How to Do Baby Crow Pose in 4 Steps

Don’t forget to have a sense of humor as you embark on this fun pose.
The Cute Baby Crow Pose.

Baby Bakasana just might be the cutest pose ever. Here’s how you do it in 4 steps.

Baby Crow Pose, or Baby Bakasana, may be the world's smallest and cutest arm balance. It's a cousin of Karandavasana (Duck Pose) from second series Ashtanga Yoga where the legs are in Lotus. Baby Bakasana has all of the same actions as Karandavasna without the deep Lotus hip-opener (it can also be lowered into from forearm balance).

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Why the Shoulders Are Key in Baby Bakasana

One of the key areas to focus on in this pose is the shoulders. We're trained to keep our shoulders over our elbows in most poses and, without proper thought, taking the shoulders past the elbows can easily turn into dumping. The correct action is to physically shift your shoulders forward without losing support. Make sure to keep your upper outer arms firming in and the shoulders resisting the descent toward the hands. Once you get into the full pose it may not feel "right" and because it's so darn tiny! You are so close to the ground you can't even "pick up" into the pose, you simply point your toes and you're off the ground.

Moral of the story—this is a silly, cute pose that is meant to be enjoyed. Pack your sense of humor and enjoy your journey into Baby Bakasana!

Learn Baby Bakasana in 4 Steps

Step 1: Prime Your Spine for Baby Bakasana

It's important to prime your spine for Baby Bakasana because there will be an enormous amount of rounding in the full pose. Start in a squat balancing on the balls of your feet with your big toes touching. Separate your knees and walk your hands out in front of you until your arms are straight. Reach your forehead down toward the ground as you lengthen your heels toward the mat behind you. Breathe here for 8 breaths.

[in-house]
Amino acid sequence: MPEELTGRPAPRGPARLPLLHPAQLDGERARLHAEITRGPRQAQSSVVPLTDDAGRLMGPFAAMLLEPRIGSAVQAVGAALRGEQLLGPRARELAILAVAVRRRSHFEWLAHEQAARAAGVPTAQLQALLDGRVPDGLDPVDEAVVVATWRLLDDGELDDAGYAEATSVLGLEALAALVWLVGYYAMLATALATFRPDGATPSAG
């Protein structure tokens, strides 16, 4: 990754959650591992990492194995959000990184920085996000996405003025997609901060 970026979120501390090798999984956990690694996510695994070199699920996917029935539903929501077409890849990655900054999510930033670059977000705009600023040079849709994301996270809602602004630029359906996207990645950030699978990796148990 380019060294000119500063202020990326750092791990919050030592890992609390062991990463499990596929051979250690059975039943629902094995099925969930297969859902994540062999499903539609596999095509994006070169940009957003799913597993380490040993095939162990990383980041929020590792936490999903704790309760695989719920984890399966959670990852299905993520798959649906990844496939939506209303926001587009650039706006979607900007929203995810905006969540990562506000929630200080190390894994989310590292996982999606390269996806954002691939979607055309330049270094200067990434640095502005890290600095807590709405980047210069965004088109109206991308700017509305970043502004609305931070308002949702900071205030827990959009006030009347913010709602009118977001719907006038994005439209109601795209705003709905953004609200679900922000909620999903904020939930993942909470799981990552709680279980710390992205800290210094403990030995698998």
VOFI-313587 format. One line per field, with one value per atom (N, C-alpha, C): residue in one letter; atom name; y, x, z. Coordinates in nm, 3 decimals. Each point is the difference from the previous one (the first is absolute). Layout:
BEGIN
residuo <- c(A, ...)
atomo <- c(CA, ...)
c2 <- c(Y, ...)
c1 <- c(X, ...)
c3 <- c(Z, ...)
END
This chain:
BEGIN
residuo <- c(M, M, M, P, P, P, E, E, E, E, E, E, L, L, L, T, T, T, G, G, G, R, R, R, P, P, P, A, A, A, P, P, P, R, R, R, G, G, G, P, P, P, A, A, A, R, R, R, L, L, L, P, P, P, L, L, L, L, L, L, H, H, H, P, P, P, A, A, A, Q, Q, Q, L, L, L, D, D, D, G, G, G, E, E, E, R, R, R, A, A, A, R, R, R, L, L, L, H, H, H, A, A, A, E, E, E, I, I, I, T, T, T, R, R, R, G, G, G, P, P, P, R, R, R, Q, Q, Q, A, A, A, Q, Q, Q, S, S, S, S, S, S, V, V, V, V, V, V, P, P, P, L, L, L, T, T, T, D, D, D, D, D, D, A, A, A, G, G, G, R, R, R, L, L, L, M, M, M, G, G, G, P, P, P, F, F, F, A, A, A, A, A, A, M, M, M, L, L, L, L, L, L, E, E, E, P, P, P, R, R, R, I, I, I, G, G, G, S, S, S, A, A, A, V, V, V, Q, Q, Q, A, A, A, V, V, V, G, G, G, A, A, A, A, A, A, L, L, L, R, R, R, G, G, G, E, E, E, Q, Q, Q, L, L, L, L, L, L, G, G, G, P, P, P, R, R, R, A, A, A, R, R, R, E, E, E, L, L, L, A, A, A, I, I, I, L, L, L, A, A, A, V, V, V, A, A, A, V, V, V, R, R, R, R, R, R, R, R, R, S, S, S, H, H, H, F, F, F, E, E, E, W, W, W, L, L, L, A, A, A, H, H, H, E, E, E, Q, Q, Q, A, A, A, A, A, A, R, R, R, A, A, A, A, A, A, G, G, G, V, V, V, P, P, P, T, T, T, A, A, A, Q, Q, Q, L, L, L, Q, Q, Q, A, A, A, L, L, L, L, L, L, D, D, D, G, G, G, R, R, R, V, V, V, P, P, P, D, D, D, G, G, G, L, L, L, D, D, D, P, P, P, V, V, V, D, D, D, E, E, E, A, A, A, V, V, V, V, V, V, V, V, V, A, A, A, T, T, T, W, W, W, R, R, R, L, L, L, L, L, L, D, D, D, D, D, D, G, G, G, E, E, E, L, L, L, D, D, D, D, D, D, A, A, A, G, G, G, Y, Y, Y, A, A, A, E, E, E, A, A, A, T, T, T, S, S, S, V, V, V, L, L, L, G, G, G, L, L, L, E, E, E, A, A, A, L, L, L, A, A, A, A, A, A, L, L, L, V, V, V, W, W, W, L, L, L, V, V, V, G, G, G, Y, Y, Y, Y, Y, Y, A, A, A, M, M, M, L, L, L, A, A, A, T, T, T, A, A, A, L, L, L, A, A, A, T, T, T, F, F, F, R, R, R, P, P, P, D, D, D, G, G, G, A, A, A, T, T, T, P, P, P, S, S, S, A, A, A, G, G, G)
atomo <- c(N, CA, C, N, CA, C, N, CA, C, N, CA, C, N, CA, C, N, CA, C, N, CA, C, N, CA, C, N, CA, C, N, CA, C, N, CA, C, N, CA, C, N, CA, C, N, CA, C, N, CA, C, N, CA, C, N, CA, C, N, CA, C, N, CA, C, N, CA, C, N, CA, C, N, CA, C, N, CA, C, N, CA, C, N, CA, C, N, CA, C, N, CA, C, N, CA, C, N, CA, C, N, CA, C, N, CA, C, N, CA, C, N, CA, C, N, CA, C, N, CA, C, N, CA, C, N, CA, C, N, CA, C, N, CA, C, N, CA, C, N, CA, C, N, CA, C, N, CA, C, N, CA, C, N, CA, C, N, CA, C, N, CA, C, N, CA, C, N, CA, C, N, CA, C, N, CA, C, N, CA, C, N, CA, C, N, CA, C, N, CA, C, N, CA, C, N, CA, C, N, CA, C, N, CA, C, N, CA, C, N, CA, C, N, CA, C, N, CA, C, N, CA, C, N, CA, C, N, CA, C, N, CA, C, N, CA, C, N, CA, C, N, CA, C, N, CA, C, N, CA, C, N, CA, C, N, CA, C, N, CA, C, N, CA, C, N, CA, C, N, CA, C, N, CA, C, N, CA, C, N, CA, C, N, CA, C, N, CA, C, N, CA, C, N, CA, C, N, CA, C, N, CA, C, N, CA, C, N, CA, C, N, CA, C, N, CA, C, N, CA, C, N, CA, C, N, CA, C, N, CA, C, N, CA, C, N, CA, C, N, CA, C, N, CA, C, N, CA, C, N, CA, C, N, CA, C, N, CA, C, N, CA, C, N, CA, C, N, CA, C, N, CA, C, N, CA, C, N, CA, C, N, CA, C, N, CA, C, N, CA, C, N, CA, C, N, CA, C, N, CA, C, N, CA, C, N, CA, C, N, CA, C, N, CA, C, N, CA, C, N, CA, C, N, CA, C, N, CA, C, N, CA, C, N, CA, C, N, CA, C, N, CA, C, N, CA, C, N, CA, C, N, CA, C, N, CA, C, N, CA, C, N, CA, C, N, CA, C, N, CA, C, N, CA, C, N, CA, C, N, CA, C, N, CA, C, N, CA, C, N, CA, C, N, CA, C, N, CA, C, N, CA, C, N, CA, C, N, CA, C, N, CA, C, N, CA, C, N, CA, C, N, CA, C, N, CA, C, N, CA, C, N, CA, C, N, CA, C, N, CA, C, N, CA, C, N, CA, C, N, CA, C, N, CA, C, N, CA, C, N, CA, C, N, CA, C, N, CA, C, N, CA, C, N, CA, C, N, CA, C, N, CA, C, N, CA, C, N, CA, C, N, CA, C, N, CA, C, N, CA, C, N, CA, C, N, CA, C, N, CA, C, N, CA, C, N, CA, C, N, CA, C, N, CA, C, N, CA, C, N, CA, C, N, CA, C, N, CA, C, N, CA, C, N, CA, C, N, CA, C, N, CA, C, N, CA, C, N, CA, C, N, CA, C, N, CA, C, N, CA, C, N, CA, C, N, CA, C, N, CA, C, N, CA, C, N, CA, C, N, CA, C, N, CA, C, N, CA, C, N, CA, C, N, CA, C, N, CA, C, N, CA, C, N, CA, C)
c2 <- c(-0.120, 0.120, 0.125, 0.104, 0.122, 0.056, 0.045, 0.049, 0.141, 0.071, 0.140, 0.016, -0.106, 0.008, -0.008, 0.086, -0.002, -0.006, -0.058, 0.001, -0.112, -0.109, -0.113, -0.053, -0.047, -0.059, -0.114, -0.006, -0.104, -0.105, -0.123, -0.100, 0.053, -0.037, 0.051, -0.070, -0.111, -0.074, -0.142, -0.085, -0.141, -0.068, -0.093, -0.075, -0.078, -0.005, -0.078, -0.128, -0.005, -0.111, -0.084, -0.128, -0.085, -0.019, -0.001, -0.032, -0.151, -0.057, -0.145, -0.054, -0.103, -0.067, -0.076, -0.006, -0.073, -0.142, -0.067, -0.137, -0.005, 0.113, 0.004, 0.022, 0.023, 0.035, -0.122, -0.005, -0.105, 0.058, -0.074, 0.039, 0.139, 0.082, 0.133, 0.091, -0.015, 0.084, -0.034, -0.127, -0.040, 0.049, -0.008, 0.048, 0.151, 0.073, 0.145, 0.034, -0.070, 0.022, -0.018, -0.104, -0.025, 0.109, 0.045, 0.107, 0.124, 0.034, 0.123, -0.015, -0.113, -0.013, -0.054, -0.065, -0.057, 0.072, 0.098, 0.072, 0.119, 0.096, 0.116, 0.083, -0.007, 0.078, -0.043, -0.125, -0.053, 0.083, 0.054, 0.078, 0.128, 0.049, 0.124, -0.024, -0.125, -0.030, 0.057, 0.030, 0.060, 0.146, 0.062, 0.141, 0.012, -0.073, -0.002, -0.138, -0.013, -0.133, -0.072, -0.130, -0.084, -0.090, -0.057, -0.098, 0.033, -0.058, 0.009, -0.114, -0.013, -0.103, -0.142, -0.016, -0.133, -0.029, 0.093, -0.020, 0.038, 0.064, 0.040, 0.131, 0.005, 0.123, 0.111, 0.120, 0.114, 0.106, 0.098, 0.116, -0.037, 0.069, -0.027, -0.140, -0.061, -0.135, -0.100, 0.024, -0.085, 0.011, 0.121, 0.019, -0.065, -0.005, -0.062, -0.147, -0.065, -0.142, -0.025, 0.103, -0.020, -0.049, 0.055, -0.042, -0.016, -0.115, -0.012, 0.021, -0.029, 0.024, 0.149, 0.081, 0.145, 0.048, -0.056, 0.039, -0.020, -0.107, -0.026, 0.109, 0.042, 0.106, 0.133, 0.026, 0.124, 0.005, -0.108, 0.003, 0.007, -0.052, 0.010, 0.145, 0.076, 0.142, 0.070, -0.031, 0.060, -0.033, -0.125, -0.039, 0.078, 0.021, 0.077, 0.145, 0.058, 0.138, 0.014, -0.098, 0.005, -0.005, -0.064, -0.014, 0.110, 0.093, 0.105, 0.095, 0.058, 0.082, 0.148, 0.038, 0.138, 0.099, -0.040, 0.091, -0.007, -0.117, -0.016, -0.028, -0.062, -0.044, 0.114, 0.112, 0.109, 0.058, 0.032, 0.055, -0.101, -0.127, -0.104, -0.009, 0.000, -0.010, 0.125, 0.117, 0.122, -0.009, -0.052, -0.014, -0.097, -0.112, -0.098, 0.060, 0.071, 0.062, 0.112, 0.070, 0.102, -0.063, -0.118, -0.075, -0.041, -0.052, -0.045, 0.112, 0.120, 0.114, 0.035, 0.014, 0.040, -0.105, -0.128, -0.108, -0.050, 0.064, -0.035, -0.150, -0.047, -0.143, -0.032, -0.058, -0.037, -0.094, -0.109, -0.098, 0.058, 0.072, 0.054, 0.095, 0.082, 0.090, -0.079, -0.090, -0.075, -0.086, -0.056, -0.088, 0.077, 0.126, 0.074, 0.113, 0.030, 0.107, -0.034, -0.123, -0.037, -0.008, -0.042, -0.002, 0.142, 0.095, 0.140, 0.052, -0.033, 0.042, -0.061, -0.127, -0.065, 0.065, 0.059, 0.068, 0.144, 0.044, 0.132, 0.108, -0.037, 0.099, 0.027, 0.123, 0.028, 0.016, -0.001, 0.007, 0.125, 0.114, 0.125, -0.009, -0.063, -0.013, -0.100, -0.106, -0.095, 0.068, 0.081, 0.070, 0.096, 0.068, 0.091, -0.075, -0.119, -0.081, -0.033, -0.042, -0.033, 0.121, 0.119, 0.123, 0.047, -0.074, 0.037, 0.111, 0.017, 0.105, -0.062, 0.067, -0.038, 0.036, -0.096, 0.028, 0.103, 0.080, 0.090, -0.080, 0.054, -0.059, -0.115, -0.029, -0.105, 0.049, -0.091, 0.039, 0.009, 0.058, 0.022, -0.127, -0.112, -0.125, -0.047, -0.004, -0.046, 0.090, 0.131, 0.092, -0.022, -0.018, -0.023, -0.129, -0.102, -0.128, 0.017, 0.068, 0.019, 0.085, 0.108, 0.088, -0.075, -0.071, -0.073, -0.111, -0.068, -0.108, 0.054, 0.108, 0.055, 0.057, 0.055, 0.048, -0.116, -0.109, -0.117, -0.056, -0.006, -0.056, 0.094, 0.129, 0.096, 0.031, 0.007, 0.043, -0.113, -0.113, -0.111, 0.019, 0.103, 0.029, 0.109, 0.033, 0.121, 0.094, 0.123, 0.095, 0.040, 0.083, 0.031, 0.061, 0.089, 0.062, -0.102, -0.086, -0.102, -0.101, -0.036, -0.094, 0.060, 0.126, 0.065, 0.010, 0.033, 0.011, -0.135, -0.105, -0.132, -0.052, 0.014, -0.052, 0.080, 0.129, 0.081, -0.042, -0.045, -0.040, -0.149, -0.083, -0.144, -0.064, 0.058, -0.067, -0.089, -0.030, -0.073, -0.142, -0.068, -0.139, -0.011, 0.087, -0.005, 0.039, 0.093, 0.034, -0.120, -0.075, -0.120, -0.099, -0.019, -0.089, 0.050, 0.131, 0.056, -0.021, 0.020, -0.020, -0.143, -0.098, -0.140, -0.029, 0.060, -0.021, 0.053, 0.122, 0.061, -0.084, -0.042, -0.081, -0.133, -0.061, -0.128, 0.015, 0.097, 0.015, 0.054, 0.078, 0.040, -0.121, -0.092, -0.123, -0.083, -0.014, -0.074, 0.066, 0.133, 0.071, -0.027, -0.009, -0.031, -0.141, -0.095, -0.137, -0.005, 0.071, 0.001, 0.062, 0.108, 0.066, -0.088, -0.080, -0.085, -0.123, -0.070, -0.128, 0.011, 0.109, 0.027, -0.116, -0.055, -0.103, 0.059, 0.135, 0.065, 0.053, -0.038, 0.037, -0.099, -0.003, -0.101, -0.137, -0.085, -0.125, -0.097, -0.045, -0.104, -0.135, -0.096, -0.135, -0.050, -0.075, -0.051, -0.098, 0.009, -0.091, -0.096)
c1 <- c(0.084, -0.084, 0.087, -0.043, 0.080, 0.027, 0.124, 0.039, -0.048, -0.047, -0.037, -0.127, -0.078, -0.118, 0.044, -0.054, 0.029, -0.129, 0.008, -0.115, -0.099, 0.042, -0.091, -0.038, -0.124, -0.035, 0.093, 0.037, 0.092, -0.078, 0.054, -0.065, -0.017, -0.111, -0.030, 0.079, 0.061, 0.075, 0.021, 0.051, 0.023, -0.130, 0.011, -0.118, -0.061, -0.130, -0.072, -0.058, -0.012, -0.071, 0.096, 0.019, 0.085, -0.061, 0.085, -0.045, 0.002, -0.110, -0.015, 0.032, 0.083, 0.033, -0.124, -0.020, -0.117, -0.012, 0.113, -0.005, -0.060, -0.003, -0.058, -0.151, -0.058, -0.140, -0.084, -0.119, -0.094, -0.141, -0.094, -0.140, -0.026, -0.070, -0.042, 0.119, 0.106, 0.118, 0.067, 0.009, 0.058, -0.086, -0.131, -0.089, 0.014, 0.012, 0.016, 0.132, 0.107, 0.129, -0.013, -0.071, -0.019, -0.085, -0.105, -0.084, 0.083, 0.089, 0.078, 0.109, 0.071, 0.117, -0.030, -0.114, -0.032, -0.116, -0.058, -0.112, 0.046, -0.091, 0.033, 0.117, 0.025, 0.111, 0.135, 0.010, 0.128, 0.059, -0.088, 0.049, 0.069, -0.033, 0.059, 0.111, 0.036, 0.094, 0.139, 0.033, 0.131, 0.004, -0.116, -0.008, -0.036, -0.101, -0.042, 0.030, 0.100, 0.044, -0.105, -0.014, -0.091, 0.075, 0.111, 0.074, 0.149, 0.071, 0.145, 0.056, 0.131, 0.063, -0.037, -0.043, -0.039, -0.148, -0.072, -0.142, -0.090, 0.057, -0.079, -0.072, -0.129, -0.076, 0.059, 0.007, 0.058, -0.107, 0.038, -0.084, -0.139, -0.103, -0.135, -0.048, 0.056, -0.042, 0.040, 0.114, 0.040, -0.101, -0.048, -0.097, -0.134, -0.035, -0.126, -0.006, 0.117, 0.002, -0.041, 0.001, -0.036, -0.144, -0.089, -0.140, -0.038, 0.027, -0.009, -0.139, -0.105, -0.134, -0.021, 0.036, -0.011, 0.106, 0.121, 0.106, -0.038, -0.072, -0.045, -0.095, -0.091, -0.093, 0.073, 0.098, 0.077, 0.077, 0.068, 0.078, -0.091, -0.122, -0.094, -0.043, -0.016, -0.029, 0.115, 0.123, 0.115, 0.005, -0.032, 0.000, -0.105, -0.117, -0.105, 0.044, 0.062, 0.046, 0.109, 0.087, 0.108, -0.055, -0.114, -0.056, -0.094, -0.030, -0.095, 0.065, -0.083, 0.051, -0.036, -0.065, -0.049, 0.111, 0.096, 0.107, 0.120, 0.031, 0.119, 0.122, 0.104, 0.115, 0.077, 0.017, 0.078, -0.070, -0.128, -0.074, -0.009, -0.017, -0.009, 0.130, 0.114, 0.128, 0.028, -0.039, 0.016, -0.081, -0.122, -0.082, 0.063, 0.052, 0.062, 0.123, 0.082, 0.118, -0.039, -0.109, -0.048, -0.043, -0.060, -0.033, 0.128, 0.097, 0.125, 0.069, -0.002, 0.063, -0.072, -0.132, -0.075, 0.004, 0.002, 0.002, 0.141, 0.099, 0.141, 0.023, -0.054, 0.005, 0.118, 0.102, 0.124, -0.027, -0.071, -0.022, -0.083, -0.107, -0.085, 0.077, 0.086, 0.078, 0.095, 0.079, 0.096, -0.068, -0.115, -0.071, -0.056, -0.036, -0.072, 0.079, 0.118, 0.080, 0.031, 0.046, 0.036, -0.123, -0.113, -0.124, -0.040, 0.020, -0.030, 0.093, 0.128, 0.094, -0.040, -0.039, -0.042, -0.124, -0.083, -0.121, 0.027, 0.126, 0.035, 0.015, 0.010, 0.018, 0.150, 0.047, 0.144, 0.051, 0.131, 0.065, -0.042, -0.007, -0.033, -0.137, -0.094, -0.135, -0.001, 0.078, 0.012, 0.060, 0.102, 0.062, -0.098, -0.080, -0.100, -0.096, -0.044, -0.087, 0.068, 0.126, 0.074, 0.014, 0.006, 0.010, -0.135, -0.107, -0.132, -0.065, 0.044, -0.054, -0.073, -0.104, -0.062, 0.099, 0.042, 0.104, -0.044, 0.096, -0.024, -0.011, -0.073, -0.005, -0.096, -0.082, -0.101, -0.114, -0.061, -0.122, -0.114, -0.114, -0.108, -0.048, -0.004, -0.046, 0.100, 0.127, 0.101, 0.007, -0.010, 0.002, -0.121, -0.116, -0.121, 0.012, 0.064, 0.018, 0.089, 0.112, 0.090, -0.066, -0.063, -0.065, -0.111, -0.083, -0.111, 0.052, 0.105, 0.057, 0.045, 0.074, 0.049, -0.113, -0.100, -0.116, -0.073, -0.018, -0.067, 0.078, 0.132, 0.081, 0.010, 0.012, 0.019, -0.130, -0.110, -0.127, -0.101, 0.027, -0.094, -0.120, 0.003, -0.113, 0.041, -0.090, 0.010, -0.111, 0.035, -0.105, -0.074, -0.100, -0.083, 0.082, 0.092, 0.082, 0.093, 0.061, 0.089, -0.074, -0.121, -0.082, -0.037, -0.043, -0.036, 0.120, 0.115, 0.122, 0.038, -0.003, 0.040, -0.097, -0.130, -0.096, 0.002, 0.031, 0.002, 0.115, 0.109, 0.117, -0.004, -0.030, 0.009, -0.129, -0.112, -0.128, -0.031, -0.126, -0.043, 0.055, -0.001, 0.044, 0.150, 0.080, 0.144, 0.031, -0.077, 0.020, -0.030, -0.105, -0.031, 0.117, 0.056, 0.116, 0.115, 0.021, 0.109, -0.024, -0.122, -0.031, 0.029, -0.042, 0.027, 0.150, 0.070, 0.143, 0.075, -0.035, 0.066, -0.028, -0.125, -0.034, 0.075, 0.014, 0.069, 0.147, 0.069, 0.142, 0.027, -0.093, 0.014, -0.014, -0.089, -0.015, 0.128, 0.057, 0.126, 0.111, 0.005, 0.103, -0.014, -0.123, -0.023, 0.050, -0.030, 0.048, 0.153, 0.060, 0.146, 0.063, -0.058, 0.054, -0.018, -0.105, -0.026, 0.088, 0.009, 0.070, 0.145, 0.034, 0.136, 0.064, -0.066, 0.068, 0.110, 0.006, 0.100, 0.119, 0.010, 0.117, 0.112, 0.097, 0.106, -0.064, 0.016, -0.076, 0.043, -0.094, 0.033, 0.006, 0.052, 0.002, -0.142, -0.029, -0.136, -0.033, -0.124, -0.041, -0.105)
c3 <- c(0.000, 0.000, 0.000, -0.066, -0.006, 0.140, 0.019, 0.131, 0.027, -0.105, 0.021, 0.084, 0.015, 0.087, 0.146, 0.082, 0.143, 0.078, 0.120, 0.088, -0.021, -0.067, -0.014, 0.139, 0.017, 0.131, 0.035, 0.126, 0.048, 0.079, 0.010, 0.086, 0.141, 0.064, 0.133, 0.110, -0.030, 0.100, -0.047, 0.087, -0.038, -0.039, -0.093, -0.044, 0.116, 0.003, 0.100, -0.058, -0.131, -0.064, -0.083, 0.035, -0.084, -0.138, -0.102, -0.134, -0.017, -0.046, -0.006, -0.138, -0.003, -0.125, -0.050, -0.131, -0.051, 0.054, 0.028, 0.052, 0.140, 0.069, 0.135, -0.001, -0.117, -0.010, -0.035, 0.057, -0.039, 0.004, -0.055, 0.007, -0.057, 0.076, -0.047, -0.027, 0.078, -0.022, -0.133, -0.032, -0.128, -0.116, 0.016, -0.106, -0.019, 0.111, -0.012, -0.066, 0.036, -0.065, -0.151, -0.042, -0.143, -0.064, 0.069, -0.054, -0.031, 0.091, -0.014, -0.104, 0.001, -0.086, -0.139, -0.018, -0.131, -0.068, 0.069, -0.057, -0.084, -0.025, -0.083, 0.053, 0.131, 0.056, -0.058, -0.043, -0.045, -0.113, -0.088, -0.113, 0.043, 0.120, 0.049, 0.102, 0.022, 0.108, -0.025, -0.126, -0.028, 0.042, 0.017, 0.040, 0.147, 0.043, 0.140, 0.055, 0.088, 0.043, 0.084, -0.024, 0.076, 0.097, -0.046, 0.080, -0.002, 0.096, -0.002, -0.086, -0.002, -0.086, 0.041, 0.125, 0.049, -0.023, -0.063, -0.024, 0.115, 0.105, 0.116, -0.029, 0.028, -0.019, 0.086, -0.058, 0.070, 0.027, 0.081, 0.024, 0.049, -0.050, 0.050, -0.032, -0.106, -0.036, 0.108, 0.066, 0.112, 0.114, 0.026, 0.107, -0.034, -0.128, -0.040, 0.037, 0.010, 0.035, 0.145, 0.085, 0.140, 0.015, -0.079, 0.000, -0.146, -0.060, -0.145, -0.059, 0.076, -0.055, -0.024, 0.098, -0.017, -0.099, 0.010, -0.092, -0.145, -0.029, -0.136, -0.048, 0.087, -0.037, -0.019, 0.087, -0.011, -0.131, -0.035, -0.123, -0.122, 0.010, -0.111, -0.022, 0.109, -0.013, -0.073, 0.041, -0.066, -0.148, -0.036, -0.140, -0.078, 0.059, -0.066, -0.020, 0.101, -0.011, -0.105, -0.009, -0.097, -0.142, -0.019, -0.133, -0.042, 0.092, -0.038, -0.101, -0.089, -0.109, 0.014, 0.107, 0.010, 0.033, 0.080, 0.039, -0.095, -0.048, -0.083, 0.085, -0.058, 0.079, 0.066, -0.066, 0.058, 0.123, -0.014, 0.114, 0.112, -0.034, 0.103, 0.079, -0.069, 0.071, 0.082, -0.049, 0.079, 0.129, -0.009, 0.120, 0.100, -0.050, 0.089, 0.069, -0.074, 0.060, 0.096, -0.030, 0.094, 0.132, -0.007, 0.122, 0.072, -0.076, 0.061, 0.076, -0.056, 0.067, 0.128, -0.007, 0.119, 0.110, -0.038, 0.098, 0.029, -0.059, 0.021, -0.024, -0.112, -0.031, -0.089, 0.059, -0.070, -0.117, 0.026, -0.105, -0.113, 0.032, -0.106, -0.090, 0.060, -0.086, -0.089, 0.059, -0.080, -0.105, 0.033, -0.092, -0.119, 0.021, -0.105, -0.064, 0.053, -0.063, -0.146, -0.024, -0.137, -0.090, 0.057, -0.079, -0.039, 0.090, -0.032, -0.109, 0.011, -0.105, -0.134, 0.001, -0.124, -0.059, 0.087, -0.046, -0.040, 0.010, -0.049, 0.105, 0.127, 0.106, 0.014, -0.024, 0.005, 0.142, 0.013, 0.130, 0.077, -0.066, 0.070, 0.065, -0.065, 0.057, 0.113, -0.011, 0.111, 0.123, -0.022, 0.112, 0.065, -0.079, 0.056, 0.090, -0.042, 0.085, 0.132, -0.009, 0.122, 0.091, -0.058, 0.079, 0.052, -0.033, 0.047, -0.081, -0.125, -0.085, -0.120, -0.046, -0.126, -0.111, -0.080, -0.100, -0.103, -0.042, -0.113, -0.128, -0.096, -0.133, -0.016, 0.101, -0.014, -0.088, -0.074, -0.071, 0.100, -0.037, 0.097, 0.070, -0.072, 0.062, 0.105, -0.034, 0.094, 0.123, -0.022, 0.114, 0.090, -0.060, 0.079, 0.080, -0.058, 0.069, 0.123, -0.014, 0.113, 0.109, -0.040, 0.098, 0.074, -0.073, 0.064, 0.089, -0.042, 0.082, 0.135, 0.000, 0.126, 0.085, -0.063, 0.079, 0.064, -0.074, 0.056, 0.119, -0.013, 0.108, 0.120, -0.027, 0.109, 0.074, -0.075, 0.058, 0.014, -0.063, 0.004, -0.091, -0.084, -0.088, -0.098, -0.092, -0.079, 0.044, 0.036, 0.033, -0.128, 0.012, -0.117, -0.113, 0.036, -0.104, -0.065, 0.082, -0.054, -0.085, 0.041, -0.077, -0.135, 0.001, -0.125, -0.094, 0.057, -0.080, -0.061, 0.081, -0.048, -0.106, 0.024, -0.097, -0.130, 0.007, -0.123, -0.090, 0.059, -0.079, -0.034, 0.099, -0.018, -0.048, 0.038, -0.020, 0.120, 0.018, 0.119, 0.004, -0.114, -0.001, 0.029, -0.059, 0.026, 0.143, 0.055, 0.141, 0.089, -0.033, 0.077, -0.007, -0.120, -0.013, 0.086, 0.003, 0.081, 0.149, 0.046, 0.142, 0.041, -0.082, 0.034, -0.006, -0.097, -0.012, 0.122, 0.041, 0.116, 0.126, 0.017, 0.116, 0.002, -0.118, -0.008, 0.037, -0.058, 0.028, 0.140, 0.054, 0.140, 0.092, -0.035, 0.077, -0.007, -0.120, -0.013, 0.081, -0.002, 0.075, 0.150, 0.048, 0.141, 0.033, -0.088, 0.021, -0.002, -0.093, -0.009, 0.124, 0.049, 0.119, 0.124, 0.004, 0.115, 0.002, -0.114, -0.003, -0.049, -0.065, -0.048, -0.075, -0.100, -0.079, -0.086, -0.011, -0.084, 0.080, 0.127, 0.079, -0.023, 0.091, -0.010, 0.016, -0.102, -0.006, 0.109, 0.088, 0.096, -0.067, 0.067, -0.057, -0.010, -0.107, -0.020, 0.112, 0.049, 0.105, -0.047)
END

Step 2: Place Your Forearms on the Mat

The Correct Baby Bakasana Action.

In Baby Baksana, the correct action is to physically shift your shoulders forward without losing support.

Stay low from Step 1 and just walk your hands in and place your forearms onto the mat parallel to each other. Wrap your knees around the upper outer edges of your arms. Spread all 10 fingers evenly and press down on both sides of the wrists. Keep the gaze slightly past your fingertips and begin to lean forward, keeping the knees actively hugging around your arms.

Step 3: Continue to Lean Forward

Continue to learn forward so your face gets closer to the ground. I like to joke that there is a bowl of your favorite food in front of your hands and you don't have a fork, so you have to go face first! It will feel as though you are folding your biceps onto your forearms. Just be careful not to lift the elbows—they will stay flat the entire time. Once you lean forward, resist the weight of the legs on your arms by hugging the shoulders. Point just your left foot (you're so close to the ground you won't be able to lift it, just point).

Step 4: Round Your Back Deeply

Round Your Back with Baby Crow.

Baby Bakasana is supposed to be fun. Make sure you have a sense of humor as you “play” with this pose.

Round your upper back deeply as if you could sprout wings out of your shoulder blades. Continue to squeeze your knees around your arms as you lean forward a pinch more and point your second foot so both feet are now off the ground. Round your upper back, firm your elbows down, and keep your gaze slightly forward without any strain in your neck. Spread your toes and hold for 5 breaths, then release your feet to the ground.

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About Our Pro

Kathryn Budig is an international yoga teacher who teaches online at YogaGlo